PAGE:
An ICO is a rally dedicated odometer which can be adjusted plus / minus when you miss turns and have to readjust the mileage. If this is your first rally you will be doing that quite a lot, no offense
Plus, as all rallys in greece (and Albania and Sardegna) have quite "dense" navigation instructions, you will be needing the second decimal in your ICO (the one that counts in tens of meters as opposed just the one decimal that counts every 100 meters). Not sure if the stock odo does that.
No need for two, one ICO + your stock odo for checking your speed on speed limit zones should be enough.
You'll have to factor in the sensor bracket (pick up) to your costs, a spare sensor cable. These can sometimes go boom on rocky trails, hence people using two ICOs side by side. If one fails, they keep going with the second. Without a working ICO, you are lost and up shit creek. (Of course you could always whip out your GPS, but asking for the tracks from the organizer will most probably disqualify you from points in the Roadbook class)
I would suggest an electronic roadbook, twisting knobs on a manual while dealing with rocky trails and lots of sinuous mountain roads with drop-offs is no fun & could be dangerous.
Look around for used ones, the organizer of Hellas Rally is also the Touratech importer, hint hint. Drop him an email, he should have a bunch lying around, plus controls.
Plus: a larger tank. MInimum range for HR is 150kms. This being your first rally, factor in getting lost, you will need a range of up to 200kms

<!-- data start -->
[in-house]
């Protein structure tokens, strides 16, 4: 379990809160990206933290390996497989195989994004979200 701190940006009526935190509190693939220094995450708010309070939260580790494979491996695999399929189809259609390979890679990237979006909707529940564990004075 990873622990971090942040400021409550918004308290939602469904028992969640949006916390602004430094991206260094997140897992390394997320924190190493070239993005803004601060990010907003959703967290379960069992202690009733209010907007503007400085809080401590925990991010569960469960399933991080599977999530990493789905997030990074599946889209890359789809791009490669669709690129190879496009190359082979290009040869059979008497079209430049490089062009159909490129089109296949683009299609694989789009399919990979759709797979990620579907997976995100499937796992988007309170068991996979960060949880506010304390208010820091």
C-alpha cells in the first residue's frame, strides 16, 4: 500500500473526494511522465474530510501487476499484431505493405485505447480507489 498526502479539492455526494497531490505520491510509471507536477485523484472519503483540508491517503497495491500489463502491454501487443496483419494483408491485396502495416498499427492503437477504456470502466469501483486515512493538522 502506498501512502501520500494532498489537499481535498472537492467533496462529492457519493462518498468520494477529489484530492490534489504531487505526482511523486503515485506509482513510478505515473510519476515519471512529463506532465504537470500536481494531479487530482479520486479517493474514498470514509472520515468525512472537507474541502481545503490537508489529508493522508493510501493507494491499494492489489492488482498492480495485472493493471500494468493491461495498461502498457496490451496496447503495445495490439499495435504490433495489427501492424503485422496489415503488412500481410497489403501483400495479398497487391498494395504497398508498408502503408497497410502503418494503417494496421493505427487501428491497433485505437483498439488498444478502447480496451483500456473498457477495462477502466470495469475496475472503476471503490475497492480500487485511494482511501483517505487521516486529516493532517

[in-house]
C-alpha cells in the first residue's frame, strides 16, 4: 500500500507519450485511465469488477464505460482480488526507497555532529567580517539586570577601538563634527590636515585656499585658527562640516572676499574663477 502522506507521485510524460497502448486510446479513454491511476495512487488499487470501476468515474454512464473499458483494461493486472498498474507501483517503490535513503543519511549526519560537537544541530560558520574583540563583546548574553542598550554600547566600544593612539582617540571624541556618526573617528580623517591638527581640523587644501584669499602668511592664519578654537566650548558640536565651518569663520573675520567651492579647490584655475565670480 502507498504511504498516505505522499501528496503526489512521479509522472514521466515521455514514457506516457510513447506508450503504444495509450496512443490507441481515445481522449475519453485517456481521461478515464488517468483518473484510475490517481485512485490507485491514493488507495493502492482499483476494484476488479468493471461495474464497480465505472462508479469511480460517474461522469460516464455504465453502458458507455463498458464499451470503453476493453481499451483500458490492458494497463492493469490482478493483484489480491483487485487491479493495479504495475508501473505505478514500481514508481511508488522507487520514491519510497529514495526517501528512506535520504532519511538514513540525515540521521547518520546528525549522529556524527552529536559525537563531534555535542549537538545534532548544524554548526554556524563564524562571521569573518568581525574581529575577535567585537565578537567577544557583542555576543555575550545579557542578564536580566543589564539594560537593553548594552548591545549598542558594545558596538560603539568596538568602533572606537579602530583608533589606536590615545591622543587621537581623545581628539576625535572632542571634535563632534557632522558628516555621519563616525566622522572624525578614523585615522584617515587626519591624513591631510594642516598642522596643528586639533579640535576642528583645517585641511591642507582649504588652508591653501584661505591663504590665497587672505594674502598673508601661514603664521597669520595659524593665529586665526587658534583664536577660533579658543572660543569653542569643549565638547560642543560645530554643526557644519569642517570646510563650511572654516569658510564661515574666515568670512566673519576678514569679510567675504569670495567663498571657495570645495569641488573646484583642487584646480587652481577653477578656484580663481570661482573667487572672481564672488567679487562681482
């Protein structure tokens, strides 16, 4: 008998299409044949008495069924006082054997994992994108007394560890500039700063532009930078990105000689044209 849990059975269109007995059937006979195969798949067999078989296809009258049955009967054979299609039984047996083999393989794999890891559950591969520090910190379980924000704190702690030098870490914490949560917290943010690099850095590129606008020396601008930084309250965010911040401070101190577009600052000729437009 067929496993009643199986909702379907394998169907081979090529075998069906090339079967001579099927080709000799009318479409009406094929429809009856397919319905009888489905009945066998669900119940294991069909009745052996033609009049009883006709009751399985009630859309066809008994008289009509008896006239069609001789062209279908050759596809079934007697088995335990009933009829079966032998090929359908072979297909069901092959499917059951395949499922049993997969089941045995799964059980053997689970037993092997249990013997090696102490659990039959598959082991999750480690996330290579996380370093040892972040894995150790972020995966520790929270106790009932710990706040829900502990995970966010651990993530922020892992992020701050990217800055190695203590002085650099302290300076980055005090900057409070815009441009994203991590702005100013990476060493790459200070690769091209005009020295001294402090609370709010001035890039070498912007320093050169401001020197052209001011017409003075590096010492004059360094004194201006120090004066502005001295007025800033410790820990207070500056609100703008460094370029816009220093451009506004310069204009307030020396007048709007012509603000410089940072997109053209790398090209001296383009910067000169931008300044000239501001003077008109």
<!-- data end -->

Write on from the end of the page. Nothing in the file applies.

I would also fit some sort of steering damper. As I said the route will probably include a bunch of rocky terrain. It might be a luxury and a damper helps save energy instead of wrestling with the bars all day. PLus the prologue will most probably be on sand, and it always helps to get a good seeding position for the second day which will be the first of the long ones. A damper will help a lot in the sand.
Hellas Rally is a good one to choose for your first rally, it's pretty laid back, lots of people go just to have fun and you'll only see 20-30 riders really competing for times. The only problem with taking a too laid back approach is when the quads and cars catch up / pass you. Dusty as hell and a pain in the neck to pass. Try and keep a good rhythm going and set a target for each day (ie. top 50% of bikes or something like that)
See you there!